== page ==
Foundation funds work to expand indoor navigation system for blind users

Folmer plans to expand map inventory, make system available for free to blind users

Foundation funds work to expand indoor navigation system for blind users

Folmer plans to expand map inventory, make system available for free to blind users

Eelke Folmer's research to develop an indoor navigation system for users who are blind received a boost this summer, with a $150,000 grant from Reader's Digest Partner's for Sight Foundation to help make the product more widely available by integrating it with Google Maps.

Folmer, an associate professor of computer science and engineering, Kostas Bekris of Rutgers University, and a team of graduate students (Navid Fallah & Ilias Apostolopoulous) are the developers of NAVATAR, an app that runs on Android smartphones as well as Google Glass.

NAVATAR overcomes a number of the obstacles traditionally associated with indoor navigation systems for blind users. Unlike existing indoor navigation systems, NAVATAR doesn't require any instrumentation and only relies on low-cost sensors available in smartphones and a digital map of the environment.

NAVATAR achieves a high localization accuracy by taking advantage of the unique sensing capabilities of blind users by having them confirm the presence of physical landmarks such as hallway intersections, doors, or water fountains, along the path provided by the system.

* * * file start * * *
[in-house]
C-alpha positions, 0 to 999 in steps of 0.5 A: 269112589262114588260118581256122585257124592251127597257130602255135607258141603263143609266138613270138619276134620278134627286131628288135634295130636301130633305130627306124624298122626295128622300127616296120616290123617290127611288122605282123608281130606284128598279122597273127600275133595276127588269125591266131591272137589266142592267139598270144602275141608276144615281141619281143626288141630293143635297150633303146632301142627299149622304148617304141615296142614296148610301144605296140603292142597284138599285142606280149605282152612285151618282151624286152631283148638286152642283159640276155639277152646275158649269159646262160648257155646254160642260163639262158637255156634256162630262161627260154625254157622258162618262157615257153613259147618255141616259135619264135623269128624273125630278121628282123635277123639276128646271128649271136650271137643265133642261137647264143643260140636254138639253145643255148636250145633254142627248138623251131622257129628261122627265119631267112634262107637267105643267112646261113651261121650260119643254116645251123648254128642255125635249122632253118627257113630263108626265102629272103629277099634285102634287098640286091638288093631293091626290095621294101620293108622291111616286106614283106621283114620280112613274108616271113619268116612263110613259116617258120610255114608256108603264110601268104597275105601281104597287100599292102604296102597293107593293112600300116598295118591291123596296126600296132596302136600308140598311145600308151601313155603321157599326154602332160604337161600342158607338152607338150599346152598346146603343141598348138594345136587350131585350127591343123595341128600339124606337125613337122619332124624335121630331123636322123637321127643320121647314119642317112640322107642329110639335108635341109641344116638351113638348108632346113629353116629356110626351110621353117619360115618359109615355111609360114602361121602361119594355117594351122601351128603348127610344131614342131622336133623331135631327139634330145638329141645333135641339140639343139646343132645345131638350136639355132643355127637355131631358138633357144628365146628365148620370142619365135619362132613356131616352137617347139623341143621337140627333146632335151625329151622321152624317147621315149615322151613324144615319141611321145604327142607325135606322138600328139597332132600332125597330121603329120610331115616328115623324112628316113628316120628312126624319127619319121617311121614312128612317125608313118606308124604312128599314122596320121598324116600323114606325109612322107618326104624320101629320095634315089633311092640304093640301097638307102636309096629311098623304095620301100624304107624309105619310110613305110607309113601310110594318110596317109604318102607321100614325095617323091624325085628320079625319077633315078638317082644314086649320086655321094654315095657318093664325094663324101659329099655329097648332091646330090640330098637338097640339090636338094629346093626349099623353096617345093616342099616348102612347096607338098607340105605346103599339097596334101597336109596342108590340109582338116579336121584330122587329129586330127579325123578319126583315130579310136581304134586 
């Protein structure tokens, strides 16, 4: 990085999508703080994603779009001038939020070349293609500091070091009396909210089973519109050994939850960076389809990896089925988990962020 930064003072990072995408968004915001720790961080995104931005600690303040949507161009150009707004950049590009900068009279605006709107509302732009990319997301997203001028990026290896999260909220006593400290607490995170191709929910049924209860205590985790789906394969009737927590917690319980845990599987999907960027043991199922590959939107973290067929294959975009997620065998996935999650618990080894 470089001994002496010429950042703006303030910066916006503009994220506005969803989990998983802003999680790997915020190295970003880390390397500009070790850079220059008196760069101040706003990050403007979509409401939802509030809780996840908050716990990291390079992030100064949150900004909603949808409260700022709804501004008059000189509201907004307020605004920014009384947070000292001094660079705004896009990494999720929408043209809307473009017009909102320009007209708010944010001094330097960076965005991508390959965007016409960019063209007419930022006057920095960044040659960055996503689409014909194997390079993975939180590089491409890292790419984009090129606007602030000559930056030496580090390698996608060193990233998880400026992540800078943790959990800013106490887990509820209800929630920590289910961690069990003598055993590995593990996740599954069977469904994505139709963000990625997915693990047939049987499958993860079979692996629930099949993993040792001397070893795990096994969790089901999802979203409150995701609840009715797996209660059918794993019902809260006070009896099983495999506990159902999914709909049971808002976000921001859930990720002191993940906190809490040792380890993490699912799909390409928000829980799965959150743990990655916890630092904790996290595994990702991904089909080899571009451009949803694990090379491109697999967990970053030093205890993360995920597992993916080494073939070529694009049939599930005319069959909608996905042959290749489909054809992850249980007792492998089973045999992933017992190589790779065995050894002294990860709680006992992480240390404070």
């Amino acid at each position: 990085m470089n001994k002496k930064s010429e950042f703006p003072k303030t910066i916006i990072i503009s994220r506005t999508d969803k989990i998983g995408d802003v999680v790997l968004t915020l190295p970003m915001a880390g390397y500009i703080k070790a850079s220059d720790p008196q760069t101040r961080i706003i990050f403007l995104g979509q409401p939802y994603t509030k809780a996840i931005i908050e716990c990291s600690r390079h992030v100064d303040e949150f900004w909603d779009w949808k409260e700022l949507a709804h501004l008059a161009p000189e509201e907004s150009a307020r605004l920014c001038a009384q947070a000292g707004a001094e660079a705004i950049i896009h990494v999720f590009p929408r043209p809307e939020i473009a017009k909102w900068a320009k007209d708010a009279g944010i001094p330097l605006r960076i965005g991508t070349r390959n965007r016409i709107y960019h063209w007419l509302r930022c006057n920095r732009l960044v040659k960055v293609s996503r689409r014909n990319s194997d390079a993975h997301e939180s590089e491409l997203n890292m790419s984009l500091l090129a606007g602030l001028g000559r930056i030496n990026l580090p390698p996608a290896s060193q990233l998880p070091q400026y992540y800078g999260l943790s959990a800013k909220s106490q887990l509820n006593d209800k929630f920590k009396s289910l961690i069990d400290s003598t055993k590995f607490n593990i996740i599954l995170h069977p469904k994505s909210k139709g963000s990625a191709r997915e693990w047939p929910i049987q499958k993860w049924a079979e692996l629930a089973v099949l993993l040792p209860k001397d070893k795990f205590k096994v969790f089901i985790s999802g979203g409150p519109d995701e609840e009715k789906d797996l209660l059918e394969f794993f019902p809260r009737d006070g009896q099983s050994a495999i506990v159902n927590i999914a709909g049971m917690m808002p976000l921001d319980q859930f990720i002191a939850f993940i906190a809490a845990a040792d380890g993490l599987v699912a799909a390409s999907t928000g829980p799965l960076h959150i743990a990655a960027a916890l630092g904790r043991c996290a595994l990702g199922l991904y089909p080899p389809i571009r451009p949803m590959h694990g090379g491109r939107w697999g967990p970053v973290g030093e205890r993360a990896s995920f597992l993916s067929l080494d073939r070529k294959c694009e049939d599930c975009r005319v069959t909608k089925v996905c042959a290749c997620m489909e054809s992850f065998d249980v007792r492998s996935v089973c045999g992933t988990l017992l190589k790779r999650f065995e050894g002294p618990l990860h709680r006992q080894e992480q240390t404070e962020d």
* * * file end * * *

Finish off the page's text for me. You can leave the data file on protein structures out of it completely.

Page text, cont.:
"Assistive technology is often prohibitively expensive for users who are blind" said Folmer. "Smartphones are considered one of the biggest assistive devices since the introduction of braille, as they feature cameras and powerful processors that allow for assistive apps that recognize currency, faces, or street signs."

The grant from Reader's Digest Partners for Sight program will help Folmer develop tools to adapt existing indoor maps on Google Maps for NAVATAR. Currently NAVATAR only has maps available for the Scrugham Engineering and Davidson Math and Science Center at the University of Nevada, Reno.

Folmer spent six months as a visiting researcher at Google Research last spring, developing a better understanding of how maps are created and how landmarks required for NAVATAR could be extracted from maps currently available on Google Maps. This could either be done automatically using machine learning or by leveraging crowdsourcing efforts from sighted volunteers.

As part of this work, Folmer is also planning to make the NAVATAR app freely available to the community of blind users. Folmer hopes to have both phases of the project complete and fully tested by the end of 2015.

Folmer believes NAVATAR can address some of the larger problems facing the blind community such as a high unemployment rate and the fact that few blind individuals pursue college degrees.

"Though braille signs are ubiquitous, it is currently very hard for blind students to find their way around a campus, especially in large indoor environments like libraries," said Folmer. "NAVATAR may increase mobility and independence and could enable increased access to higher education."

Reader's Digest Partners for Sight Foundation is dedicated to increasing independence, self-reliance, and dignity for blind and visually-impaired persons.
Folmer's project was one of only three funded out of more than 160 proposals submitted.

"The advancement in smartphone technology is transforming the adaptive technology field, opening up a world of possibilities in the accessibility arena," said Susan Olivo, Executive Director of Partners for Sight Foundation, in a press release. "But the need is still great. It is our sincere hope that other funders will join us and devote resources to solving some of these problems."

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